Convocation speaker to discuss importance of resiliency

August 16, 2018
Teresa "Tese" Stephens
Registered nurse Teresa "Tese" Stephens, Ph.D., says healthcare organizations must build resilient cultures. Photo provided

When registered nurse Teresa “Tese” Stephens, Ph.D., associate professor in the College of Nursing, started studying resiliency a dozen years ago, she got some perplexed looks. 

“It was viewed as fluff. It wasn’t of critical importance,” she said. “I believed it was, and that’s why I stuck with it.”

Now, as organizations come to understand how clinician burnout and moral distress can affect patient outcomes, provider turnover and even the health and lives of clinicians themselves, the study of resiliency has picked up momentum. 

It’s important for health care providers to develop personal resiliency to deal with the stress and chaotic nature of health care, but it’s just as important for organizations to build resilient cultures and resilient teams, she said. 

She’ll be discussing these twin topics as the keynote speaker during convocation on Aug. 21.

Stephens said health care is facing a burnout epidemic. Studies show physicians die by suicide at twice the rate of the general population. There’s little information about nurses who die by suicide, although a recent review in the United Kingdom determined that female nurses’ risk of suicide was 23 percent higher than the national average. 

Moral distress – internal conflict caused when one cannot do the right thing due to organizational constraints – used to be something that accumulated over the years and showed up later in people’s careers, but that conflict is now showing up in students, Stephens said. 

Stephens started her research focused on nursing students and new nurses. She began exploring the narratives of Holocaust survivors, trying to discern the personal qualities that allowed the survivors to be resilient, and wondered whether resiliency was something that could be taught. 

She now talks about the “Four Ps” of resiliency: priorities, purpose, perspective and personal responsibility. 

During her convocation address, she’ll explain how those factors come into play at the individual level but also at the organizational level. 

Organizations, she said, must focus on “walking the walk” in terms of living out stated values. 

“We do what we can to increase personal resilience, but we also have to be willing to change our mind about what health care is supposed to look like,” she said. “We have found the old ways of doing things and those old philosophies that are very hierarchical in nature –  they do not work.”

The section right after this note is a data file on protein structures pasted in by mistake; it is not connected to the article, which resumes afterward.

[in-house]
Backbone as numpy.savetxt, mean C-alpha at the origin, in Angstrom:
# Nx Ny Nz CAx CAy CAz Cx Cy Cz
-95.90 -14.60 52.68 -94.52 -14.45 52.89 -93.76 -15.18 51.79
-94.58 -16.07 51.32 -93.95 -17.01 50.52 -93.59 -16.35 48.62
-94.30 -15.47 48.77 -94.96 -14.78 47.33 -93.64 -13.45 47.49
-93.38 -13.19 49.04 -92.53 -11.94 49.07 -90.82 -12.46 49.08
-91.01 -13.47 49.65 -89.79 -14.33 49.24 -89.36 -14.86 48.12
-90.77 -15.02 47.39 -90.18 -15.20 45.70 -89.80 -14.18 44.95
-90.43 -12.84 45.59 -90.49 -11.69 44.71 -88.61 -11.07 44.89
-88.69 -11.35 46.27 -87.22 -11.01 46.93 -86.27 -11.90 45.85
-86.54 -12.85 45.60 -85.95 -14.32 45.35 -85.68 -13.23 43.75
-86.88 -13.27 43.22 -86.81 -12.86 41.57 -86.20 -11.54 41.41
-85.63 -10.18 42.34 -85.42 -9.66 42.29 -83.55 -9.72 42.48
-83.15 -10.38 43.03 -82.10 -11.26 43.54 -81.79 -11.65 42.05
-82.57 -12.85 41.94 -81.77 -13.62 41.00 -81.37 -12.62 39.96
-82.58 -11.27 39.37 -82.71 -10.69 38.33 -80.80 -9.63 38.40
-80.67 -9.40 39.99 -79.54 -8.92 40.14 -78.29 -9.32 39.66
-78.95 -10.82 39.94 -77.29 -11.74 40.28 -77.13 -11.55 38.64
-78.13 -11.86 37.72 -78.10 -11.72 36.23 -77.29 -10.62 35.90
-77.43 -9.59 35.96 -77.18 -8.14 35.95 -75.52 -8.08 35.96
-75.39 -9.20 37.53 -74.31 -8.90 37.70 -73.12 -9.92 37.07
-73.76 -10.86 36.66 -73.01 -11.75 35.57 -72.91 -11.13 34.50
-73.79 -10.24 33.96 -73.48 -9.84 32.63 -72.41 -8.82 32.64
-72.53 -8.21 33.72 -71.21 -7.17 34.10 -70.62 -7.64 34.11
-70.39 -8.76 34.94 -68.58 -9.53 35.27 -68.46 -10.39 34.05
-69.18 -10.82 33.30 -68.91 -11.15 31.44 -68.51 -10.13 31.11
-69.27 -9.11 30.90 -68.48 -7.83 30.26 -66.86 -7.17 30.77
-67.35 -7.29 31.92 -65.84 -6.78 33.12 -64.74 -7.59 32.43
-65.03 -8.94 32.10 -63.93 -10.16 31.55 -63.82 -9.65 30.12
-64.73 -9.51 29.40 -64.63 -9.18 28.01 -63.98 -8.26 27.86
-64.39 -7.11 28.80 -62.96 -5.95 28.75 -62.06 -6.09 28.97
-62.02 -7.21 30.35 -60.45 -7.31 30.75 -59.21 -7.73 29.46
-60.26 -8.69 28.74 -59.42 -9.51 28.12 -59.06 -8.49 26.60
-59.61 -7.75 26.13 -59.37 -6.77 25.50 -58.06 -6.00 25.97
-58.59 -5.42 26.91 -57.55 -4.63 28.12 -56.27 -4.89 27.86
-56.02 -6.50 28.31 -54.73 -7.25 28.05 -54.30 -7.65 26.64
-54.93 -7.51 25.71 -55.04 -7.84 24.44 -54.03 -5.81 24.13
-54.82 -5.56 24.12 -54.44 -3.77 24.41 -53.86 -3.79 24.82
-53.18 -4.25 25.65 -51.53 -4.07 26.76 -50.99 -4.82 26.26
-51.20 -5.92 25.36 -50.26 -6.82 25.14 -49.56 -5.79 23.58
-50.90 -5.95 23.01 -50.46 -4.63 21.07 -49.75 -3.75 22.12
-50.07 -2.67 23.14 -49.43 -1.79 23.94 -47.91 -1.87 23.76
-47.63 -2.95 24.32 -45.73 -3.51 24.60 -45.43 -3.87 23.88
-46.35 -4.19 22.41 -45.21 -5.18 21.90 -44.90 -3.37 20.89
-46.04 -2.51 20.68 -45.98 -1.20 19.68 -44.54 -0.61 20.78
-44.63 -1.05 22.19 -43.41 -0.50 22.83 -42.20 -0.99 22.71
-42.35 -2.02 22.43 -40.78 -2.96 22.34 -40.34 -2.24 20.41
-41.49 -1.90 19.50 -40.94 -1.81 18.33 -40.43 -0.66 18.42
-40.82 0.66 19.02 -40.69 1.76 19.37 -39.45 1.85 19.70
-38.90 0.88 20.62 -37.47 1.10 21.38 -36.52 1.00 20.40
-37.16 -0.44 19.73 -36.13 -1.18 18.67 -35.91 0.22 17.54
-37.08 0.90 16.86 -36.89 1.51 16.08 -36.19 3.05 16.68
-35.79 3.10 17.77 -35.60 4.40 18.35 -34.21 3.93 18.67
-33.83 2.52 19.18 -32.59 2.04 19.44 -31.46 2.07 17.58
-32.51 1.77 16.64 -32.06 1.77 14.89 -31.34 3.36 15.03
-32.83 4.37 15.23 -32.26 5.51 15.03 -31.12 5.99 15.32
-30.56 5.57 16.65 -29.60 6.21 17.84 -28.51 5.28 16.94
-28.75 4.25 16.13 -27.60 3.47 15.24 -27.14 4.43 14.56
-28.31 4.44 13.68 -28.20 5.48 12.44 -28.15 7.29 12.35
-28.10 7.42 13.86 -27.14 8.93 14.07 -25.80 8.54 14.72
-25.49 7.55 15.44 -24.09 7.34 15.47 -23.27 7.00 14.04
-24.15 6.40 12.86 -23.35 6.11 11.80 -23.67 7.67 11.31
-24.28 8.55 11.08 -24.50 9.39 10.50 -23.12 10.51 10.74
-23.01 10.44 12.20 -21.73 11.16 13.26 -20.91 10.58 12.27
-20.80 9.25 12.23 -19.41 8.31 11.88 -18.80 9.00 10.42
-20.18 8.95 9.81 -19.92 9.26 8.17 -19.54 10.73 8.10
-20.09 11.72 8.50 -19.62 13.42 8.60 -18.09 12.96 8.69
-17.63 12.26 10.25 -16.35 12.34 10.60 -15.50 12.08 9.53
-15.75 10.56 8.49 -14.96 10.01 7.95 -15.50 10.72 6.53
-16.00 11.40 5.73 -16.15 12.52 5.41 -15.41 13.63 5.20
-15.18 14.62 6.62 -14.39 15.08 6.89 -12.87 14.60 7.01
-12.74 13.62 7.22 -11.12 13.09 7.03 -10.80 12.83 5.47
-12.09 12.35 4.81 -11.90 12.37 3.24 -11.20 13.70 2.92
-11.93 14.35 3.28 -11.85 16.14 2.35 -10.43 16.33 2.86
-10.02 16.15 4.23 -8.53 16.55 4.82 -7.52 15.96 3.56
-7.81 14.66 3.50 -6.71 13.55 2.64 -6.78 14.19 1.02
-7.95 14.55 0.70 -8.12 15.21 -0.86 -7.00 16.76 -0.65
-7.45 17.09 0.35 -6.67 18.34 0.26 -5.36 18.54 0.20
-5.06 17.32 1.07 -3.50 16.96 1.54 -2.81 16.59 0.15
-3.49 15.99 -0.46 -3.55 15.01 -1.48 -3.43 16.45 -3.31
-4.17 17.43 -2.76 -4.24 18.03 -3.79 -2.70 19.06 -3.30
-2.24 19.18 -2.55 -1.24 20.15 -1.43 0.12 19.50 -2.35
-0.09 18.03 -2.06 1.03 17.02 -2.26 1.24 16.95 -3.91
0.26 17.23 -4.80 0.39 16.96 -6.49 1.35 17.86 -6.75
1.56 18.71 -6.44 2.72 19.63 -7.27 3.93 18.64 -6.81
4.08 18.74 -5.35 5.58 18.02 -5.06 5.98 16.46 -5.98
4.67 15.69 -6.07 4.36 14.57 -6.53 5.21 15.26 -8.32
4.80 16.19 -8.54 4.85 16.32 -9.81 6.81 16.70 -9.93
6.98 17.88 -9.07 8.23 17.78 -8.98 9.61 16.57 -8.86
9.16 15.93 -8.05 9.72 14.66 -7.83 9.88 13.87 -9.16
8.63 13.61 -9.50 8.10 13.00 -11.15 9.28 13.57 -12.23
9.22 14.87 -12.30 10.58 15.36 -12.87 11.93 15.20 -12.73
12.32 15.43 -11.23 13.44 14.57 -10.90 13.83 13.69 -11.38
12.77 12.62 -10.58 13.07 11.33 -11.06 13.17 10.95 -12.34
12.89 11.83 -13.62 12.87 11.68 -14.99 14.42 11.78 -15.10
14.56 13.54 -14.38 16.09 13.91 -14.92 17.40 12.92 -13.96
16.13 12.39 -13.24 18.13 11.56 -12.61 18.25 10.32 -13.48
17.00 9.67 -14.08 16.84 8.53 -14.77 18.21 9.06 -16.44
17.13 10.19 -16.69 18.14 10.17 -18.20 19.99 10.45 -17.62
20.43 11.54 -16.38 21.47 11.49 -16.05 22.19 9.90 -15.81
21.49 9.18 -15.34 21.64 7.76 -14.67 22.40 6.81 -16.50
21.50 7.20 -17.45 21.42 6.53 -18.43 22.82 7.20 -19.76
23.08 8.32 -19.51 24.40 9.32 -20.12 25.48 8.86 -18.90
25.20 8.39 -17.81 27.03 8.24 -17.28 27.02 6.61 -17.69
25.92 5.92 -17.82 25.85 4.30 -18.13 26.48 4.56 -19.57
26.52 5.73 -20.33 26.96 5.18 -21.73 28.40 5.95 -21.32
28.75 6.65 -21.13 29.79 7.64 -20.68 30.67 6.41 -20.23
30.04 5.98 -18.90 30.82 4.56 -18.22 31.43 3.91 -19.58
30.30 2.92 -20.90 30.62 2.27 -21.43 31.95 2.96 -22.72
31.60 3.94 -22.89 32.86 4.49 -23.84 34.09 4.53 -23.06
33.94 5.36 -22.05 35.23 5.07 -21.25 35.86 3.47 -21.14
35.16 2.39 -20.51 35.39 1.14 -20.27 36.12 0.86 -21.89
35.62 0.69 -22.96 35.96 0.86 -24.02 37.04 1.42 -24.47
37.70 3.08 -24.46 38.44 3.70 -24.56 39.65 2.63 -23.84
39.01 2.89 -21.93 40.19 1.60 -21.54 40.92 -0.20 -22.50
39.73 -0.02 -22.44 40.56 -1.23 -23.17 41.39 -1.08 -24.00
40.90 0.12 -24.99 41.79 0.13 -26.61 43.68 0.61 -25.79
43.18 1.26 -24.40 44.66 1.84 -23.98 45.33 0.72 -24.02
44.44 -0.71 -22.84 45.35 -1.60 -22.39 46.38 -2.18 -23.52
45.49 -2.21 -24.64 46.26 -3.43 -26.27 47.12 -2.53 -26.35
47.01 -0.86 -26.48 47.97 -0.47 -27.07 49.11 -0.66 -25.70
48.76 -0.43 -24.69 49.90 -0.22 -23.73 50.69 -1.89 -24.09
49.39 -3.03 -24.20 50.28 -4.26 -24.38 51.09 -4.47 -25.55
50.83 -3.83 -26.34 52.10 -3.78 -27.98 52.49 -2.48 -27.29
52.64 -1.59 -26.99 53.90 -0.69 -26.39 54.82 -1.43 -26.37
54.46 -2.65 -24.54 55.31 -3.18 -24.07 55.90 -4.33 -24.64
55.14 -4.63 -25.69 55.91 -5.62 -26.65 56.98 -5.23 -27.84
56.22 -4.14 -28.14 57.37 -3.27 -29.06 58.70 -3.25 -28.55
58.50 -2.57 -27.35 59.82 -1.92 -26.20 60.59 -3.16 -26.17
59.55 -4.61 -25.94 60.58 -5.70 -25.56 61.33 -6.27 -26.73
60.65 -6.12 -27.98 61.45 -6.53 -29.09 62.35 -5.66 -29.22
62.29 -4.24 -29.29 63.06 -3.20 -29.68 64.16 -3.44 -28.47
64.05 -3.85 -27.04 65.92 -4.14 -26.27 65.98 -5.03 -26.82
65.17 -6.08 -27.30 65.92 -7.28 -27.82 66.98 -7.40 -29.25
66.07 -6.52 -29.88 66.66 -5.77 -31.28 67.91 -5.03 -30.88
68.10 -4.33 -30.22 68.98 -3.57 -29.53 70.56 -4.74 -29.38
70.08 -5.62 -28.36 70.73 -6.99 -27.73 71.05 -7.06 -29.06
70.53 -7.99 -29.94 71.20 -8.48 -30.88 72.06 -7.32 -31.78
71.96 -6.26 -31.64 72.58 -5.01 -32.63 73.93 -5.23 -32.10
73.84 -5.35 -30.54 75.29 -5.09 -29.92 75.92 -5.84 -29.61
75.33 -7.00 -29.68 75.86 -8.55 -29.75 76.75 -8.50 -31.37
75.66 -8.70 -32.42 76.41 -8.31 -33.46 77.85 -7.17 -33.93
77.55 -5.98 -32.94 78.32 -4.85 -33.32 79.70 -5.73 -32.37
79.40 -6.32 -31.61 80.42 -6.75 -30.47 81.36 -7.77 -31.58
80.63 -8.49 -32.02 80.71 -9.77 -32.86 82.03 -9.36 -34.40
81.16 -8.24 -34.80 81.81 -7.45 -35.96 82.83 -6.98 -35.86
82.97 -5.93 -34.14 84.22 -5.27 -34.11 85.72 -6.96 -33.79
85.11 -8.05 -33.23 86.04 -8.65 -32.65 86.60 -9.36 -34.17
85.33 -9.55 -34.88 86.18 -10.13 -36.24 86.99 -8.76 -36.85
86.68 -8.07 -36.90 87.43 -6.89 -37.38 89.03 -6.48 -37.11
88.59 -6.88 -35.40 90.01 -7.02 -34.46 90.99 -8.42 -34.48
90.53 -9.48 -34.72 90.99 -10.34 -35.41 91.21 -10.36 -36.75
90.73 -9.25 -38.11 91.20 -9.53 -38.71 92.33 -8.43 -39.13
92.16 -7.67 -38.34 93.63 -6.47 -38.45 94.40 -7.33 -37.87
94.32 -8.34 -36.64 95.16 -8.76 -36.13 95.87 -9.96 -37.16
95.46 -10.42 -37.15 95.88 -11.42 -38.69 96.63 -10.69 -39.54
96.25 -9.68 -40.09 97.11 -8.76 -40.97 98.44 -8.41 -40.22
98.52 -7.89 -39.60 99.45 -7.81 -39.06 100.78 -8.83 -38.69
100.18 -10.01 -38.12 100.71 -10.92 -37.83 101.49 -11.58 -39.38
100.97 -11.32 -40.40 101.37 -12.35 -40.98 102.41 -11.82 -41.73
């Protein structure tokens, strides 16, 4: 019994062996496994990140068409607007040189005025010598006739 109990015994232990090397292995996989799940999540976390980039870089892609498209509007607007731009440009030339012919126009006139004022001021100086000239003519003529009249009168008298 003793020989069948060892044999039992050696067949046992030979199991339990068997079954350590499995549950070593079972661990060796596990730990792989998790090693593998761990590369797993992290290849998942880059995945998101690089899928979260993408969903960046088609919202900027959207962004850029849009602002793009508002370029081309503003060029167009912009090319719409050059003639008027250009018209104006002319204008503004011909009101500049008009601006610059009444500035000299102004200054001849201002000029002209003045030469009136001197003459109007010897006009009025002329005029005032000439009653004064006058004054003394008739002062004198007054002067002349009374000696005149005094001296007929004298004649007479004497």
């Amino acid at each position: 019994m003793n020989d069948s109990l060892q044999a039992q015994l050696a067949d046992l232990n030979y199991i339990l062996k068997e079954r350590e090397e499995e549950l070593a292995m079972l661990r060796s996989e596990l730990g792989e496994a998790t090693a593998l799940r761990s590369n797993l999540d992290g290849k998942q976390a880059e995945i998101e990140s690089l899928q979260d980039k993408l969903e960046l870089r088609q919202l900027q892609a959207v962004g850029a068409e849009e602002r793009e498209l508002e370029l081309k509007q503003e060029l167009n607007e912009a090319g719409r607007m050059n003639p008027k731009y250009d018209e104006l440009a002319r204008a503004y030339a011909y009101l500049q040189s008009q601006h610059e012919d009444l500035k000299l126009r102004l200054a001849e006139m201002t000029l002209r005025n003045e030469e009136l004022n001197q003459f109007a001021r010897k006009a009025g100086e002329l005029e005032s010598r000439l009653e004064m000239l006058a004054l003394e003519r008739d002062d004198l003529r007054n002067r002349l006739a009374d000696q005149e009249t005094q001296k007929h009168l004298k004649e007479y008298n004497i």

Stephens said that soft skills like humility and compassion that were once viewed as a sign of weakness are actually associated with better outcomes. 

Faculty members, as seasoned members of the health care community, have an opportunity to model for students how to embrace MUSC’s five values of compassion, respect, innovation, collaboration and integrity while also providing excellent care, she said. Students and residents need to see that they can change the culture of health care, because many will find themselves taking positions in organizations with unhealthy cultures, she explained. 

Stephens, who’s entering her second year at MUSC, praised MUSC’s culture. As a consultant for several years, she worked with a variety of organizations and began searching for a place that lived out its values, something she said is hard to find in academia and health care because those fields are so entrenched in precedent. 

“It became a quest, really, to find a place that did what was recommended,” she said. 

She heard about MUSC and, on paper, the university looked good. But Stephens wanted to test the waters before committing, so she asked Gigi Smith, Ph.D., RN, executive associate dean for academics in the College of Nursing, if she could teach as an adjunct for a year. After that year, she signed on as an associate professor. 

“What we have here, it’s truly a gift,” she said. “We have made those advances in embracing a values-based culture. We have the opportunity not just to provide that for ourselves, but we have so many people coming through here that are experiencing very unhealthy cultures that need that nurturing and mentoring. How do they go back and change their own cultures?”

About the Author

Leslie Cantu

Keywords: Education